Parents: Try these 3 tips when talking with teens

Lori Korthals
Iowa State University Extension

AMES, Iowa – With so much going on in the world right now, talking to children and especially teenagers can be a challenge for parents.

Teens are at a stage in life where most still rely on their parents or guardians for basic needs such as food and shelter. However, they also may have their own jobs, cars and, perhaps most challenging, their own outlook on the world, says Lori Korthals, a human sciences specialist with Iowa State University Extension and Outreach.

“Yet, their brains are still developing and undergoing chemical changes that can make understanding things difficult. But with the right guidance, it is possible to get through to them,” Korthals says.

Korthals recommends three things for parents when talking with their teens:

  1. Go to their space. “And I’m not just talking about physical space, but also conversational space. Where is your teen most comfortable? How do they prefer to communicate?” Korthals asked. For example, a parent may be able to have a deeper conversation with their teen through writing a note or sending a text. After the teen has had time to process the written message, having a face-to-face conversation may be easier.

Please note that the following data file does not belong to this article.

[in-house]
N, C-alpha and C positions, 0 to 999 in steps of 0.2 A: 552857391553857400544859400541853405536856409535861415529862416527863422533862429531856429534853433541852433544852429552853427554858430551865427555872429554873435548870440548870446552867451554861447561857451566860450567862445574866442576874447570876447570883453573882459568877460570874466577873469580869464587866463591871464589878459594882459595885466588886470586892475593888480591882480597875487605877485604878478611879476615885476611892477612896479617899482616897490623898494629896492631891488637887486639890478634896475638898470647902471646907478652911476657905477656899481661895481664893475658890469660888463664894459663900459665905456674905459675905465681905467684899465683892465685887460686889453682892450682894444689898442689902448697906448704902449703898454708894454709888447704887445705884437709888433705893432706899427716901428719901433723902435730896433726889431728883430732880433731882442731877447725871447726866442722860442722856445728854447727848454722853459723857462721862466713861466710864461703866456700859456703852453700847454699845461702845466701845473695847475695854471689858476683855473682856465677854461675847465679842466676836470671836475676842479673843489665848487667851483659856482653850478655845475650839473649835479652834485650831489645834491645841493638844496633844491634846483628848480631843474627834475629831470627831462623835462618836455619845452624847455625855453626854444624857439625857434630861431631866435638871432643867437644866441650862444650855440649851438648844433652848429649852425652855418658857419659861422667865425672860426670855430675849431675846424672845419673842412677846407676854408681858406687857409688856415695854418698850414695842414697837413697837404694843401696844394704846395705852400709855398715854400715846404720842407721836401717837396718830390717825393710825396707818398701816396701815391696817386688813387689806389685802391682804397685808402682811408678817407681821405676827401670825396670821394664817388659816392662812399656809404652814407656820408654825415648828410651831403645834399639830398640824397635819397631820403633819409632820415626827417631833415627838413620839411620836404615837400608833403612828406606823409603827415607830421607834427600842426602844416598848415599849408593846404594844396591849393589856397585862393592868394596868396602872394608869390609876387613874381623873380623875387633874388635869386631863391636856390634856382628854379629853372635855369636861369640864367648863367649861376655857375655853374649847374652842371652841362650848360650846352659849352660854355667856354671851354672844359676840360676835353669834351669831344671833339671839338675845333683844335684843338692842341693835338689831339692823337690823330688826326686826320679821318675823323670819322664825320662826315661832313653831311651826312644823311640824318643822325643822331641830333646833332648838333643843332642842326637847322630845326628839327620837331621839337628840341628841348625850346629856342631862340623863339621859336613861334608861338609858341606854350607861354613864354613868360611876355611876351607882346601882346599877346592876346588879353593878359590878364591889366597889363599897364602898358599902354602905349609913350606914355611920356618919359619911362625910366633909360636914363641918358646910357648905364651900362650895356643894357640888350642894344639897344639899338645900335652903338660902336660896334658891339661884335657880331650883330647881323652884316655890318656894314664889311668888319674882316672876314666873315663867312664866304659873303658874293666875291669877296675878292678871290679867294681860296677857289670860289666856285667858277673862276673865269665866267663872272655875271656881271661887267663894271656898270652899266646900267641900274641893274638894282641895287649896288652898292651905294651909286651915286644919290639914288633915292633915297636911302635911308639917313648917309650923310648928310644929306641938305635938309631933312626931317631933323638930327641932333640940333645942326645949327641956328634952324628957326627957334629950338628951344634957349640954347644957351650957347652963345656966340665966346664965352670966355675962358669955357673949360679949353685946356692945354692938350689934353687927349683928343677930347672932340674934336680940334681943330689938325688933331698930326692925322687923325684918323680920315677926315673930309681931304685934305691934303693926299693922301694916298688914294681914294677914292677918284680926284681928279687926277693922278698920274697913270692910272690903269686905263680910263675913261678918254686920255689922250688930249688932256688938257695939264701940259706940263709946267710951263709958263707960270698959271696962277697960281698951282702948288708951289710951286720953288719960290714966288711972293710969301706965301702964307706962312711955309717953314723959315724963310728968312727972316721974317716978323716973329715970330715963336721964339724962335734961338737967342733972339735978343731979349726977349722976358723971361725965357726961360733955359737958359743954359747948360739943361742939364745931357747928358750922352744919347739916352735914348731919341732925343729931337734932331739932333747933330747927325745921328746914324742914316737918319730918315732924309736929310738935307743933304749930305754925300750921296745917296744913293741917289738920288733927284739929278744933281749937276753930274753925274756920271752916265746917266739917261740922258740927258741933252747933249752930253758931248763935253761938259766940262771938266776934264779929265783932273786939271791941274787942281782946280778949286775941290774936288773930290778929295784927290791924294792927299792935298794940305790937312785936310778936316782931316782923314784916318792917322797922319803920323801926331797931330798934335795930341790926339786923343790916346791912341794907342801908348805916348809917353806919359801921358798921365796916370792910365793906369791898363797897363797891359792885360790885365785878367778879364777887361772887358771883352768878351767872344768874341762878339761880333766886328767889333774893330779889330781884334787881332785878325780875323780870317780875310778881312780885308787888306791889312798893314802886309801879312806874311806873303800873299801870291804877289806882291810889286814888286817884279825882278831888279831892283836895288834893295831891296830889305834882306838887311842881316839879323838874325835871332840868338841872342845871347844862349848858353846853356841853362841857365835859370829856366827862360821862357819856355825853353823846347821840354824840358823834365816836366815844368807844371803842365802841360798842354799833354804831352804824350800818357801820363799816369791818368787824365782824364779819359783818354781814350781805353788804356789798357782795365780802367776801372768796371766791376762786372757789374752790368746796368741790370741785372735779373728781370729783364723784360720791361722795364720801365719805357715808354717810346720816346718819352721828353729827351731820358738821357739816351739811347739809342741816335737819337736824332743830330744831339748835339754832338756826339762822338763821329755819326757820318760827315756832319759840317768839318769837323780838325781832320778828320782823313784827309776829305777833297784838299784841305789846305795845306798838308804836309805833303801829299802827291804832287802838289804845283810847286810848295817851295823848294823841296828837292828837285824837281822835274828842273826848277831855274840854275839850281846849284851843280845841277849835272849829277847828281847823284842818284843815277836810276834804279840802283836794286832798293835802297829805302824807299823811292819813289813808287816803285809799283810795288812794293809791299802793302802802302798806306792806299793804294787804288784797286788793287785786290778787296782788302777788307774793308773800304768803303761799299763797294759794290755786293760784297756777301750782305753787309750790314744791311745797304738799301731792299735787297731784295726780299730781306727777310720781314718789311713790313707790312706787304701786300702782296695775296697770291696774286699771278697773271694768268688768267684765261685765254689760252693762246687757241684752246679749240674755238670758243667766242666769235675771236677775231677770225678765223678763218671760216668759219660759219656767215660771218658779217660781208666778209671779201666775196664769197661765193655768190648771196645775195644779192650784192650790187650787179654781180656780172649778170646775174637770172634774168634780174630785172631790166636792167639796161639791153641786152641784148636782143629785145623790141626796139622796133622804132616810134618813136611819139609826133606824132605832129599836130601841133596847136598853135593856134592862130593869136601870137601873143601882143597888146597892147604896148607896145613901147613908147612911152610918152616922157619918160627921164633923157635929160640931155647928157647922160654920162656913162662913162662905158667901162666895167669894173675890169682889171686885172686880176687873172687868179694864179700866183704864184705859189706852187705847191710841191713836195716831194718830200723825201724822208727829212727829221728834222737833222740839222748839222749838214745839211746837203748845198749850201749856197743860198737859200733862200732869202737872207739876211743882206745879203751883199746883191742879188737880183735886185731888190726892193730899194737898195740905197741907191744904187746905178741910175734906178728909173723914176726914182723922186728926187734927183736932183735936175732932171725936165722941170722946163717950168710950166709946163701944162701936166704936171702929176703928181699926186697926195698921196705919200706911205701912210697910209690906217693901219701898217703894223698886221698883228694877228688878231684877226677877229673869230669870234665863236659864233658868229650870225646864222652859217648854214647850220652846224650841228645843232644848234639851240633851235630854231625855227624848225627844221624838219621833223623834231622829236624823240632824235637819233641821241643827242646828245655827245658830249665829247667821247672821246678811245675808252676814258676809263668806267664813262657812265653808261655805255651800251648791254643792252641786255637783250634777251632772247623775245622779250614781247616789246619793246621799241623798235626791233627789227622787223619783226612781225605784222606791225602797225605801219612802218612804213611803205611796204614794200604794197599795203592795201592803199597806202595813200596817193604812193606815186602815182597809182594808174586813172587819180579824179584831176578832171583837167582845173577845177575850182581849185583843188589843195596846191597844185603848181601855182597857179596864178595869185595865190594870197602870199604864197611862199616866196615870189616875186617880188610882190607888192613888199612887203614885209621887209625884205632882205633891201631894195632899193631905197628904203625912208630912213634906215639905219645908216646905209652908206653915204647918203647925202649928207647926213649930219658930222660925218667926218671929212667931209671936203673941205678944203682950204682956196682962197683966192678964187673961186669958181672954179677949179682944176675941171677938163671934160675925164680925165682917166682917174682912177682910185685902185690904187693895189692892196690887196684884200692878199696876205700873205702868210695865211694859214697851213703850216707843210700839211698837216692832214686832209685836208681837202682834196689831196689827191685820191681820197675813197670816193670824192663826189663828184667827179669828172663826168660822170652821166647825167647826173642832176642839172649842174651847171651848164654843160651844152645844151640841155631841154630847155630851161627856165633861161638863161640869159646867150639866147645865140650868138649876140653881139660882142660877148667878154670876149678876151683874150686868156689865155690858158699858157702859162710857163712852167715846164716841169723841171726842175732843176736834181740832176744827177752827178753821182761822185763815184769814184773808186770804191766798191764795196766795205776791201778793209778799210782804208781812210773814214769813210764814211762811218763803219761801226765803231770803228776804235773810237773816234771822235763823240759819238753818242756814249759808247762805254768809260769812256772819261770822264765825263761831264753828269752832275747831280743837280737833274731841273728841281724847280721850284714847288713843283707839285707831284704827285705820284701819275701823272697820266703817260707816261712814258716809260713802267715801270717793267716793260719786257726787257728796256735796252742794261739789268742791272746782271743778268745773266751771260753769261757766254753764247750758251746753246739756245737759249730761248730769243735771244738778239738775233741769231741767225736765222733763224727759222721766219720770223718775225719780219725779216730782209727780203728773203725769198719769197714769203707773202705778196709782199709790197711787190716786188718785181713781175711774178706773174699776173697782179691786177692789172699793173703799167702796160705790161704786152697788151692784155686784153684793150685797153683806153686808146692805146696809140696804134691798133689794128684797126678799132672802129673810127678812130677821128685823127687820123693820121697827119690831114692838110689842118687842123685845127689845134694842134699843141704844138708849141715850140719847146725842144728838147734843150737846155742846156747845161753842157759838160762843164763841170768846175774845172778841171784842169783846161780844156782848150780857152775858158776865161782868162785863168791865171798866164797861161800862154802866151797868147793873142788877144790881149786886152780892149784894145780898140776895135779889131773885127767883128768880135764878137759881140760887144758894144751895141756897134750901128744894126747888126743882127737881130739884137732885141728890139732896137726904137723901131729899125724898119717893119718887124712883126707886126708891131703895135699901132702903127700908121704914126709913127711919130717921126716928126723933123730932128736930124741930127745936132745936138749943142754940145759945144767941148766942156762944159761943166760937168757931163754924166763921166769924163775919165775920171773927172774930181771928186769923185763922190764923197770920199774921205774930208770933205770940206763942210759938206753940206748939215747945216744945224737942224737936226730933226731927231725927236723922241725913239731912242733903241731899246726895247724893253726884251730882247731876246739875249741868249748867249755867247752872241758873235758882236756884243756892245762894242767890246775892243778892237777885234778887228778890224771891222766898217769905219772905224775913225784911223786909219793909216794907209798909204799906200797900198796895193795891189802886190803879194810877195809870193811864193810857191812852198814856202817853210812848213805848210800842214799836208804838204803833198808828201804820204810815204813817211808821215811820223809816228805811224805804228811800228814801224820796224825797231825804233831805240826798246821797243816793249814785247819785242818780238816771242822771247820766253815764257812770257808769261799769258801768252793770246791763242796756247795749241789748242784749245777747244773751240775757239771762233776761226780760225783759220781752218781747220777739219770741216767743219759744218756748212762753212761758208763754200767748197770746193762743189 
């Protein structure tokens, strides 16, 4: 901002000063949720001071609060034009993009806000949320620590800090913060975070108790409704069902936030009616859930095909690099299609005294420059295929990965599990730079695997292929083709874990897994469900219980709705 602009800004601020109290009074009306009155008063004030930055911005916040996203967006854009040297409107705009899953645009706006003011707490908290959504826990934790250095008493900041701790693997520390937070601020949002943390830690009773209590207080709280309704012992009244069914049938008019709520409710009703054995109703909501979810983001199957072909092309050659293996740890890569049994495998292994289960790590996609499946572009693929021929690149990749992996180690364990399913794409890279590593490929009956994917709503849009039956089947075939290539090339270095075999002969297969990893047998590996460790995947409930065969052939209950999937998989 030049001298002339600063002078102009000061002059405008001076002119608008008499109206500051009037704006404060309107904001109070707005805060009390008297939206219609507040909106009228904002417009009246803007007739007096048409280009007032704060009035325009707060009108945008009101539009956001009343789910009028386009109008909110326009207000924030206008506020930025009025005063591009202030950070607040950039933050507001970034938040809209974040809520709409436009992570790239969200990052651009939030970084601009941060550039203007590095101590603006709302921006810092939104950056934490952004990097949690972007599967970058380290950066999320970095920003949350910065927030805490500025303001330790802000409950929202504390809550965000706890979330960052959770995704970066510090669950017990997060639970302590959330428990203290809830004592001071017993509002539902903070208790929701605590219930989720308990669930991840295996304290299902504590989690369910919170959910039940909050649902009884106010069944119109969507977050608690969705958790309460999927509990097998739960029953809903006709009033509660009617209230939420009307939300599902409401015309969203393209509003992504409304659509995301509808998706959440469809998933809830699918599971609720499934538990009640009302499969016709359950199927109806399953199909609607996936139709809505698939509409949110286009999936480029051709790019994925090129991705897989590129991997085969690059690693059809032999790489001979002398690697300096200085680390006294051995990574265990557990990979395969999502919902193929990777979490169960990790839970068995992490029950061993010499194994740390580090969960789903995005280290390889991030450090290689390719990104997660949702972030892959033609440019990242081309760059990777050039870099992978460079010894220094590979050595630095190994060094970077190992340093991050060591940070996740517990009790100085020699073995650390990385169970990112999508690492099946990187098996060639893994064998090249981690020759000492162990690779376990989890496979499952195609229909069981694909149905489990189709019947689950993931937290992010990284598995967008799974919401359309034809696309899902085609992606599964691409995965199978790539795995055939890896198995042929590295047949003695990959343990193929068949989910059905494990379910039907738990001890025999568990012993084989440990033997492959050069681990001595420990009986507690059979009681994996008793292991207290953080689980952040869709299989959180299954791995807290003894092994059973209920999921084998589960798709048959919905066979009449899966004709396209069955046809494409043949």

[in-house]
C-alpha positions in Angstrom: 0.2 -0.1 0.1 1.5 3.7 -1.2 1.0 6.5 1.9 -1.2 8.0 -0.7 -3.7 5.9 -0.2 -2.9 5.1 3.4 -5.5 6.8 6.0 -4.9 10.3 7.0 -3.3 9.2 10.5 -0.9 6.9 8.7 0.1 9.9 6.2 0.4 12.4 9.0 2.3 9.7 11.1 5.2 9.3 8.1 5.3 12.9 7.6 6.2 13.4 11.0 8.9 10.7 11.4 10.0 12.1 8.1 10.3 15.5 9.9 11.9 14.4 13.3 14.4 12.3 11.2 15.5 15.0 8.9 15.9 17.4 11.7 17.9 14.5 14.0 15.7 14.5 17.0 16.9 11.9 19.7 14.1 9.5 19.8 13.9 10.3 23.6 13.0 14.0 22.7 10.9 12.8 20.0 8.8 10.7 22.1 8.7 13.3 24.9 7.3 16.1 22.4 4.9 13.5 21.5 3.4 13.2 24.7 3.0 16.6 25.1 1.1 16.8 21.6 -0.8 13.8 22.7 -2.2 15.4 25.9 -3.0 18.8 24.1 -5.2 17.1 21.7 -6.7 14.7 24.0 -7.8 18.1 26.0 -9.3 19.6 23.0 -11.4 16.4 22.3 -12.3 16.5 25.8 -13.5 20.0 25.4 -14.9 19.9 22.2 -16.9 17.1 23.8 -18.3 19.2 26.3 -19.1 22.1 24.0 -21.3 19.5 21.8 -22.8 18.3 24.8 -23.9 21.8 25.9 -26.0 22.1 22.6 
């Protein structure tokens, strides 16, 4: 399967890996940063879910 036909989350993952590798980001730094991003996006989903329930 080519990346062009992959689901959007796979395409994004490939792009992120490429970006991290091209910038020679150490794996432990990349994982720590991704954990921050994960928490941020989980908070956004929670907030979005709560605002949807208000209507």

2. Digest it in bits and pieces. “Remember that as the parents, we are older and have had years more experience processing and digesting big things. Your teenager has not. So not only does their brain not necessarily have the full processing capacity, but they also don’t have the experience. We, as parents, may want to have a big conversation, but their brain can only handle little bits at a time. Focus on the key points that are crucial for your teen to understand,” Korthals said.
  3. Revisit the conversation. “How many times have you been in a conversation and your brain got stuck on one piece of information, so that you didn’t even hear the rest? Yes, that happens to our teens, too. Don’t be afraid to revisit conversations and ask them if they’d like to talk about it further or if they have questions,” Korthals said.

There also may be times when parents aren’t entirely ready to have a conversation, but their teen may feel otherwise.

“Listen to them. You will hear what they are saying, and a lot of it might be insignificant, but they also may be asking for your guidance and your help understanding what is going on in their world,” Korthals said.

These tips aren’t only for talking with teens. Many adults will appreciate this three-step approach, too.

“There is a lot going on in the world right now, so let’s take a little extra time to show people we care when communicating,” Korthals said.

Talking with your teenager can sometimes be a daunting parental task. Lori Korthals, a family life issues specialists, recommends visiting with your teenager in a safe space, digesting the issue at hand in small pieces and revisiting the conversation at a later time.